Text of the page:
My friendly guide is knowledgeable and cordial. I learn that Chartres is often called the first ‘bande dessinée’ (cartoon) because its exquisite windows tell stories and that one reads them from left to right and from bottom to top. It is also called a ‘stone bible’ because of the biblical stories sculpted onto its magnificent choir stall, or screen, which in the past would have been a teaching tool for the predominantly illiterate congregation.

The magnificent choir stall which recounts the life of Christ

The magnificent choir stall which recounts the lives of Mary and Christ


There are about 40 images around the screen

I am shown a special and distinctive paving stone which people have stood on for centuries, also on the summer solstice, when a small round hole deliberately cut into the stained glass window above allows a beam of sunlight to illuminate it.   He ‘hmmphs’ at the idea that some people say they feel a trembling beneath them or some other emotion, saying this is nonsense, but the feature is meaningful ‘quand même’.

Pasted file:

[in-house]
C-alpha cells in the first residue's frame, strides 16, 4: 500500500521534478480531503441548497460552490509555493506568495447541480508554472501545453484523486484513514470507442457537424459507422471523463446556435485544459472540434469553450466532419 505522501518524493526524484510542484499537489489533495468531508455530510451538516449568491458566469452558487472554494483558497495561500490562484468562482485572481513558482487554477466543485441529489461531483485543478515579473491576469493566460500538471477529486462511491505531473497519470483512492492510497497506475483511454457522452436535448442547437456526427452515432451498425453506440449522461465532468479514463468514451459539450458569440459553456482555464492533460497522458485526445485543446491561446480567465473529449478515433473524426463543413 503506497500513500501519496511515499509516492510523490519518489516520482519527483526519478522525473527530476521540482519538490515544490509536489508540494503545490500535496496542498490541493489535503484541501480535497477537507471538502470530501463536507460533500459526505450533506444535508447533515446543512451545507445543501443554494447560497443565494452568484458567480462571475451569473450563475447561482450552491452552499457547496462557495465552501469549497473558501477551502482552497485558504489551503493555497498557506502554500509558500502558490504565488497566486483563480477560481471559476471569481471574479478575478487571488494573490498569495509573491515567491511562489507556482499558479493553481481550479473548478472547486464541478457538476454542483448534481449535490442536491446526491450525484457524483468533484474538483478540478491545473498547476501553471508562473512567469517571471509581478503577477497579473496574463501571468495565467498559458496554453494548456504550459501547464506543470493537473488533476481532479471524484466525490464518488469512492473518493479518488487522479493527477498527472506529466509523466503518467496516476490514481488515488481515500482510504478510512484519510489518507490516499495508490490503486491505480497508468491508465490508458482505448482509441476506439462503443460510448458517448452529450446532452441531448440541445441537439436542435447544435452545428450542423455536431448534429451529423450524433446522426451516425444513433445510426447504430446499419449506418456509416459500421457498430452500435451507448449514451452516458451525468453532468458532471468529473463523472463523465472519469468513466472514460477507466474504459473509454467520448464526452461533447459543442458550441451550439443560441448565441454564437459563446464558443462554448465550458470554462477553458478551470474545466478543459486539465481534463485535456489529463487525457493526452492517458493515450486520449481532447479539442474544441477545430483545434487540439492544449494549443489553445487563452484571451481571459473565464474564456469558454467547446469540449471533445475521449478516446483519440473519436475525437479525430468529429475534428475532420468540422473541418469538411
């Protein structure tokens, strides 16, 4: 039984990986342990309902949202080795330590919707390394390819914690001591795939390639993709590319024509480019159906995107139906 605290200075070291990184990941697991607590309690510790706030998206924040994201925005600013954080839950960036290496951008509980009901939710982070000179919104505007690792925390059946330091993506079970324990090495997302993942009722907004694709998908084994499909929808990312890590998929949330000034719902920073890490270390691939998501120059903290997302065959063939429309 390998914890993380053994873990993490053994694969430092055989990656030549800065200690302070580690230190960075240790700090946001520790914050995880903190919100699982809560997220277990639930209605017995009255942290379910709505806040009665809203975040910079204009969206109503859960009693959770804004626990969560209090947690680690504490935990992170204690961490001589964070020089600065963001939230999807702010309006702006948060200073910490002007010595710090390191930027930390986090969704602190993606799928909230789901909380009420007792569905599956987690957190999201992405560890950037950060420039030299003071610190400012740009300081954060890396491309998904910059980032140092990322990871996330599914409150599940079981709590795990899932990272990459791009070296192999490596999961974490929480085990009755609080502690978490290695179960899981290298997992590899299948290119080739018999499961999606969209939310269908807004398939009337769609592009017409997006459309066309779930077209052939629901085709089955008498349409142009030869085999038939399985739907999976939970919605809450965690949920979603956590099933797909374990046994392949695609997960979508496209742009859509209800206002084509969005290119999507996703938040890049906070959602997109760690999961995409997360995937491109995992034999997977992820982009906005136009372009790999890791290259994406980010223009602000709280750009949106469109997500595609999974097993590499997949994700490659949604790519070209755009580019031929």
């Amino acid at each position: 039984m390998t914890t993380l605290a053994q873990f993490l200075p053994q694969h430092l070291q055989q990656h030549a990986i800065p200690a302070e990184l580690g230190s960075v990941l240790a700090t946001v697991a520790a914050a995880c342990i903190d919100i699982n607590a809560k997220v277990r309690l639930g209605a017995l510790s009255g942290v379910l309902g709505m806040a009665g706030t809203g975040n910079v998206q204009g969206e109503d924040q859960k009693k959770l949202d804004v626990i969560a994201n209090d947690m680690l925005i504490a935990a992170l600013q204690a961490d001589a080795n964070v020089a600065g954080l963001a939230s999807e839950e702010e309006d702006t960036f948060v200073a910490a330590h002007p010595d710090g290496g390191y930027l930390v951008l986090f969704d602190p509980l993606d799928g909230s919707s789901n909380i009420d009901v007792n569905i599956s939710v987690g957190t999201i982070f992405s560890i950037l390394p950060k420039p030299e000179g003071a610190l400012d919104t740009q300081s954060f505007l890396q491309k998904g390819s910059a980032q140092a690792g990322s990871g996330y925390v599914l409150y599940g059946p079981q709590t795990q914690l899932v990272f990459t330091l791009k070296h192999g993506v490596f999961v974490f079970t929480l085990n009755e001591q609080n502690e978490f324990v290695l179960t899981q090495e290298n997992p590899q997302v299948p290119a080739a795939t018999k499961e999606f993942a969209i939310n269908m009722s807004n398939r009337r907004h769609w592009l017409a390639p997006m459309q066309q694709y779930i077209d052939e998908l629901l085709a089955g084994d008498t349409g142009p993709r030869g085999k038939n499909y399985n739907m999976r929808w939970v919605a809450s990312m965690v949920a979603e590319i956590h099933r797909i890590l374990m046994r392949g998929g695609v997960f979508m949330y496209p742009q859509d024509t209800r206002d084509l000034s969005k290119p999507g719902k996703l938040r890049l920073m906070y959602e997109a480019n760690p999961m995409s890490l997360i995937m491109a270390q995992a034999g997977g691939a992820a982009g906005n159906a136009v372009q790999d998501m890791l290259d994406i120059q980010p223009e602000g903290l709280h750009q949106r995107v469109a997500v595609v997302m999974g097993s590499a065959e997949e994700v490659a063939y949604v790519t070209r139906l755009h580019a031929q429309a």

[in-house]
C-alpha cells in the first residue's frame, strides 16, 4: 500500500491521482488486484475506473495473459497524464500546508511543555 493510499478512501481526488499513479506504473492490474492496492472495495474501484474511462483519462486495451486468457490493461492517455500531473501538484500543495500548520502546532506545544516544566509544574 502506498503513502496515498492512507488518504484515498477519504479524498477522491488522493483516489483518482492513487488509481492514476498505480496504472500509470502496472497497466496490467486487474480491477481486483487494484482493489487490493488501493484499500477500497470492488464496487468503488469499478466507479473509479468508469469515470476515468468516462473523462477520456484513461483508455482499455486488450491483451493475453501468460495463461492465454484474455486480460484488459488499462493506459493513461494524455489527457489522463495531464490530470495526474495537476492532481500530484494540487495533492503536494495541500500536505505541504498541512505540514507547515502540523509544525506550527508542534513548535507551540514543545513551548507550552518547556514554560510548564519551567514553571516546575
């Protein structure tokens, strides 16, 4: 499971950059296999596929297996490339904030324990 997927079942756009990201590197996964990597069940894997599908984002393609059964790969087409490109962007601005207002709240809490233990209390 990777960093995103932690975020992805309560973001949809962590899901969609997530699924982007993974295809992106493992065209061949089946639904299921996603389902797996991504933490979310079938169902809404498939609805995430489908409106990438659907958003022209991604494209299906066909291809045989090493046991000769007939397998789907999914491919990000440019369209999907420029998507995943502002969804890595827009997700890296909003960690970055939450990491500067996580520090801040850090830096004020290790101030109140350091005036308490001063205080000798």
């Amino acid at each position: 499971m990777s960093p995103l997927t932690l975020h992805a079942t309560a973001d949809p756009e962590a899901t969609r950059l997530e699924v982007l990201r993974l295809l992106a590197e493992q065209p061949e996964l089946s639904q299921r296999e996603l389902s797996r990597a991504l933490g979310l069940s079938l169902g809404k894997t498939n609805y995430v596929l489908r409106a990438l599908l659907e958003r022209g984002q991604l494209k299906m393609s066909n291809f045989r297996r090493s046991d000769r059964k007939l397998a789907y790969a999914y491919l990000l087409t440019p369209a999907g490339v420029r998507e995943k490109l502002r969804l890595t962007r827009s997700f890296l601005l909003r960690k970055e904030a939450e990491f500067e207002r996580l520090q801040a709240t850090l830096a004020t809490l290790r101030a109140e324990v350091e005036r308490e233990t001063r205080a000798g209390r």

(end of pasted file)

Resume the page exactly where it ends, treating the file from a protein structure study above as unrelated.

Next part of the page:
I enjoy Jean-Jacques’s company and the way he throws life lessons into his descriptions, as when he reminds me sagely that ‘though one should of course remain modest in life’ when he is praising the magnificent craftsmanship of the great sculpted portals.

Before we shake hands and part, Jean-Jacques says something which stays in my head for some time, and I translate: ‘Me, I just believe in the intelligence of the heart.’   And with that he says au revoir.    I mull this over and I think I understand what he means.

At the centre

At the centre

A one and a half minute film of the open labyrinth is shown here,

courtesy of Lynne McNaughton and Gerard Hobbs.

5 Responses to “I come full circle”
  1. D, Switzerland says:

    I did not fully appreciate the impact your first labyrinth experience had on you. I am so pleased that you had another labyrinth experience in such a magnificent place. For you or others who want to find a labyrinth visit http://labyrinthsociety.org/ or come and visit mine in Crassier, Switzerland, near Geneva. Happy Travels -D-

  2. Steve Hodgson says:

    Really enjoyed this post, hope all is well in your world….

  3. Denise says:

    An enjoyable piece.Chartres looks fascinating and I Iike the fact that some people walk the labyrinth barefoot showing some kind of respect or reverence. I visited in my early twenties and it brought memories back. I do not think at that age we realised the ‘significance’ of the church and the pilgrim way.